Selected Papers from The 14th European Conference on the Spectroscopy of Biological MoleculesView this Special Issue
Impact of β-Turn Sequence on β-Hairpin Dynamics Studied with Infrared-Detected Temperature Jump
Folding dynamics for β-structure loss and disordered structure gain were studied in a model β-hairpin peptide based on Cochran’s tryptophan zipper peptide Trpzip2, but with an altered Thr-Gly (TG) turn sequence, that is, SWTWETGKWTWK, using laser-induced temperature-jump (T-jump) kinetics with IR detection. As has been shown previously, the TG turn sequence reduces the thermodynamic β-hairpin stability as compared to the Asn-Gly sequence used in Trpzip2 (TZ2-NG). In this study, we found that the TG-turn slows down the overall relaxation dynamics as compared to TZ2-NG, which were studied at higher temperatures where the time constants show little difference between relaxation of the β-strand and the disordered conformation. These time constants become equivalent at lower temperatures for TZ2-TG than was seen for TZ2-NG. The correlation of thermodynamic stability and rates of relaxation suggests that the change from NG to TG turn results in a slowing of folding, lower , with less change of the unfolding rate, , assuming two state behavior at higher temperatures.
The simplest model of a β-sheet is the β-hairpin consisting of a single sequence folded back onto itself to generate two antiparallel strands coupled by a turn. Hairpins have been proposed to act as nucleation sites for protein folding [1–4], and, in particular, β-sheet formation is biomedically relevant due to its role in many diseases, especially amyloid-related ones [5–7]. As compared to sheet structures, β-hairpins are more easily studied and modeled since only two strands interact in a restricted manner, rather than multiple strands as is the case for aggregate or fibril structures.
β-hairpins can be stabilized either by selecting turn residues that tend to bring the strands close enough to enable cross-strand H-bonding, or by interaction, normally hydrophobic, of residues on opposite strands to stabilize a compact conformation and facilitate turn and H-bond formation [1, 4, 8–10]. The role of the turn in stabilizing the hairpin has been the topic of several equilibrium studies in an attempt to propose mechanisms for the folding [1, 11, 12]. Some of the most studied hairpins are the tryptophan zipper (Trpzip) peptides of Cochran and coworkers , which have pairwise Trp-Trp interactions, that can be monitored by a strong exciton-based circular dichroism (CD) arising from the cross-strand contact [13–15]. By contrast, amide I’ IR spectra (C=O stretch vibration) sense the peptide backbone conformation and are particularly useful for β-sheet studies [13, 14, 16–23]. Trpzip molecules at low temperatures have characteristic β-structure IR which reverts to a disordered structure spectrum at higher temperatures [16, 17, 22–24]. We have separately reported equilibrium studies of various modifications of the Trpzip2 (TZ2-NG) hairpin sequence Ser-Trp-Thr-Trp-Glu-Asn-Gly-Lys-Trp-Thr-Trp-Lys (SWTWENGKWTWK) , varying both the Trps and the turn sequence residues [13, 14, 16, 17, 25, 26]. We and others have also used laser-initiated T-jump spectroscopy to study dynamics of the TZ2-NG sequence and have incorporated isotopic labels to specify sequence dependence of the folding mechanism [17, 27, 28]. In this paper, we compare dynamics for this type of hairpin by modifying the turn sequence (Figure 1), changing from Asn-Gly (TZ2-NG) to Thr-Gly (TZ2-TG), which lowers the hairpin stability, as we have shown separately  and slows its relaxation dynamics, as will be shown here.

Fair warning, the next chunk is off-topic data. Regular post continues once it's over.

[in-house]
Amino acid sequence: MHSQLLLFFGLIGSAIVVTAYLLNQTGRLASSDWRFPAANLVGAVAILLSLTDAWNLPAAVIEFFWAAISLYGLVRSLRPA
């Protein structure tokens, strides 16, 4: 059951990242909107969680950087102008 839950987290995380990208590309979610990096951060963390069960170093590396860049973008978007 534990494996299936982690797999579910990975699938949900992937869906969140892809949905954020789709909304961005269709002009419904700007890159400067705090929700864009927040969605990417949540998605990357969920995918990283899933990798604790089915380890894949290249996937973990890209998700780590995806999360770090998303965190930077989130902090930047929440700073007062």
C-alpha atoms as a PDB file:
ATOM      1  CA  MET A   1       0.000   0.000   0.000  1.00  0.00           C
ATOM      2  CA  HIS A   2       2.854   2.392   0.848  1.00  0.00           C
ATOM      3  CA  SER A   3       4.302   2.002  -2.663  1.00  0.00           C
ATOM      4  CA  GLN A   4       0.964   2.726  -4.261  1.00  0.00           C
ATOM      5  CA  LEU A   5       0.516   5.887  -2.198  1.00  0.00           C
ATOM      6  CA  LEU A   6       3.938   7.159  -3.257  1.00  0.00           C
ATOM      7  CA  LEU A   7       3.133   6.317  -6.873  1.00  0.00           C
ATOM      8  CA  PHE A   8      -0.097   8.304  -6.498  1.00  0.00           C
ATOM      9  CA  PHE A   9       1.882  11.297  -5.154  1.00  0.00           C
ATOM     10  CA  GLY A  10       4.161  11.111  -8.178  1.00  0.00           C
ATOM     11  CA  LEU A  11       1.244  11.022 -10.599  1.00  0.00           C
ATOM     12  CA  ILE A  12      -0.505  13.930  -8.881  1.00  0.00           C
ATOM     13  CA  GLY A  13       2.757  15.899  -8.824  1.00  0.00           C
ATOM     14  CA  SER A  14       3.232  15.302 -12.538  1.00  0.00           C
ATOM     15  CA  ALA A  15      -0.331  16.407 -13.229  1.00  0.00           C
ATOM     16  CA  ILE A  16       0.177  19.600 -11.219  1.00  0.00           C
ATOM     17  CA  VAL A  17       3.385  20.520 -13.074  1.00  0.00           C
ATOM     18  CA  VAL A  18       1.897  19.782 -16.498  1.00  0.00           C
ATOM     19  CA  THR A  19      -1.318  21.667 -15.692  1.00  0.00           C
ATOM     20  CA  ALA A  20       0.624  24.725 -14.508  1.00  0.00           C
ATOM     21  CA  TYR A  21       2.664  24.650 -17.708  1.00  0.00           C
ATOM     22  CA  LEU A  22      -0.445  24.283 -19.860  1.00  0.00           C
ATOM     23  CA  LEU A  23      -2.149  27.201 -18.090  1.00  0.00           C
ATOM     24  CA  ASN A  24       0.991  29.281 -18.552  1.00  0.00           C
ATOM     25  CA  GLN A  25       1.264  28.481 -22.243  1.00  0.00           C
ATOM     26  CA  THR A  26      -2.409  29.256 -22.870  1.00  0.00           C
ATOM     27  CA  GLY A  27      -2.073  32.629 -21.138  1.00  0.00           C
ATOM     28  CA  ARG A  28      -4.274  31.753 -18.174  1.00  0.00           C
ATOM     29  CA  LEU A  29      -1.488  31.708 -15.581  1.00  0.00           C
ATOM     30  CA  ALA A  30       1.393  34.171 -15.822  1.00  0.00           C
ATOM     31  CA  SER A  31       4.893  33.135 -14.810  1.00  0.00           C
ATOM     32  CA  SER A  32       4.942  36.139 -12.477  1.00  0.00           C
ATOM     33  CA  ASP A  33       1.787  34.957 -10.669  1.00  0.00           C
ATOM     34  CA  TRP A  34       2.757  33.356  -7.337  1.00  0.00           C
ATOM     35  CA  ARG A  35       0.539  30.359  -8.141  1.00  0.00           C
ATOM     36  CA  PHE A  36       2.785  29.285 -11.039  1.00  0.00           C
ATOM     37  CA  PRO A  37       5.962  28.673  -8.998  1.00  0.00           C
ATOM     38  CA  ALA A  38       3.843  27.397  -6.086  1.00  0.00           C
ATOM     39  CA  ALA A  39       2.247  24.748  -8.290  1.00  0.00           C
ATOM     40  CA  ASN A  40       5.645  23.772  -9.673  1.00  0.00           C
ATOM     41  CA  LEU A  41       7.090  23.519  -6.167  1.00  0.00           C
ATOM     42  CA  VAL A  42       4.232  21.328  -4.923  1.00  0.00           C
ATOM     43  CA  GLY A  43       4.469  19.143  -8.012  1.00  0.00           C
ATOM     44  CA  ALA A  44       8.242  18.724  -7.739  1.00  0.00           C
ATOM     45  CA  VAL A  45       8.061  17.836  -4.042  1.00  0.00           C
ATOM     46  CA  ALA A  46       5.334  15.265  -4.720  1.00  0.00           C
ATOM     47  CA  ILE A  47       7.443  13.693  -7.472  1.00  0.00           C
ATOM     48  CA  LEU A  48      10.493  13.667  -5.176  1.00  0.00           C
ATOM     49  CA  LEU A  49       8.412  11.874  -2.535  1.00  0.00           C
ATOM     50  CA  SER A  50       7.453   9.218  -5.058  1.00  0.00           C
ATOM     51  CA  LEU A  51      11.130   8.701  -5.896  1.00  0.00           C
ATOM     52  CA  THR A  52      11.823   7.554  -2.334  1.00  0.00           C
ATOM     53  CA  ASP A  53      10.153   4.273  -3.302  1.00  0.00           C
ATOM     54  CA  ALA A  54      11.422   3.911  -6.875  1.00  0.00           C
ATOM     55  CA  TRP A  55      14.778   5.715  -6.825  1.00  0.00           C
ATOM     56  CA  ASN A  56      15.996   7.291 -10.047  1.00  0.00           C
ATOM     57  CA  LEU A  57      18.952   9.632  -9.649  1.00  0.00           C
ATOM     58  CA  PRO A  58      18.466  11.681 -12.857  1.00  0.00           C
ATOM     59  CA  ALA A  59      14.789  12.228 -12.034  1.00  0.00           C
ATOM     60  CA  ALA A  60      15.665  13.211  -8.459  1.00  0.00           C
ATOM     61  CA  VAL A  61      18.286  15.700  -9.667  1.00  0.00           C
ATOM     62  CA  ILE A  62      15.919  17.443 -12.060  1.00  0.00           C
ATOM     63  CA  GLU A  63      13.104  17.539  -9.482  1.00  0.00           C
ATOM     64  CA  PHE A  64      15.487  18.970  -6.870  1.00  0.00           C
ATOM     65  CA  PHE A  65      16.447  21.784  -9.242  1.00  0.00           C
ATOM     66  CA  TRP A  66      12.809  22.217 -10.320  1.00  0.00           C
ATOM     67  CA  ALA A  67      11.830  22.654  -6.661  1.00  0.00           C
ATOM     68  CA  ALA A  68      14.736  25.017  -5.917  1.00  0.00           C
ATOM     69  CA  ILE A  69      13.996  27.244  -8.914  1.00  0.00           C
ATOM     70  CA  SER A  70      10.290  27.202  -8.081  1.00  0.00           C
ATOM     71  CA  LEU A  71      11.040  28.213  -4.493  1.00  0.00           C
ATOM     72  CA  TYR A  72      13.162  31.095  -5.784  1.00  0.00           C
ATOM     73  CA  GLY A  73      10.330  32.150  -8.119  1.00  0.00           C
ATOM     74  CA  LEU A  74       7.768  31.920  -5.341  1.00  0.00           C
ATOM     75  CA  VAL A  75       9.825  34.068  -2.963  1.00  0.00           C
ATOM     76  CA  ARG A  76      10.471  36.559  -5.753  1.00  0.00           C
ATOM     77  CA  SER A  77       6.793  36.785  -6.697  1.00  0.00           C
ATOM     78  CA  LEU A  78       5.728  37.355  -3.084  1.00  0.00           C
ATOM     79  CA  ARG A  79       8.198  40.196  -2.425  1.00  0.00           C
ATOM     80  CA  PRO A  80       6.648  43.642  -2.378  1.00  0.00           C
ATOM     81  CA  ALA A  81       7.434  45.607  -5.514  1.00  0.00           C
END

2. Experimental Section
2.1. Peptide Synthesis and IR Sample Preparation
Peptides TZ2-TG with Thr-Gly turn were synthesized and characterized at UIC using a manual solid state method as described previously . For this study, purified peptides were dissolved directly in D2O for equilibrium IR measurements without adjusting pH or removing the TFA counterions remaining from the peptide synthesis. Previous studies had varied pH and concentration as well as removed TFA but for the experiments reported here a simpler approach was taken, bypassing lyophilization, which additionally enhanced solubility. For IR studies, TFA containing samples were prepared at low pH and ~20 mg/mL (~12 mM), which evidenced good solubility and reversible folding.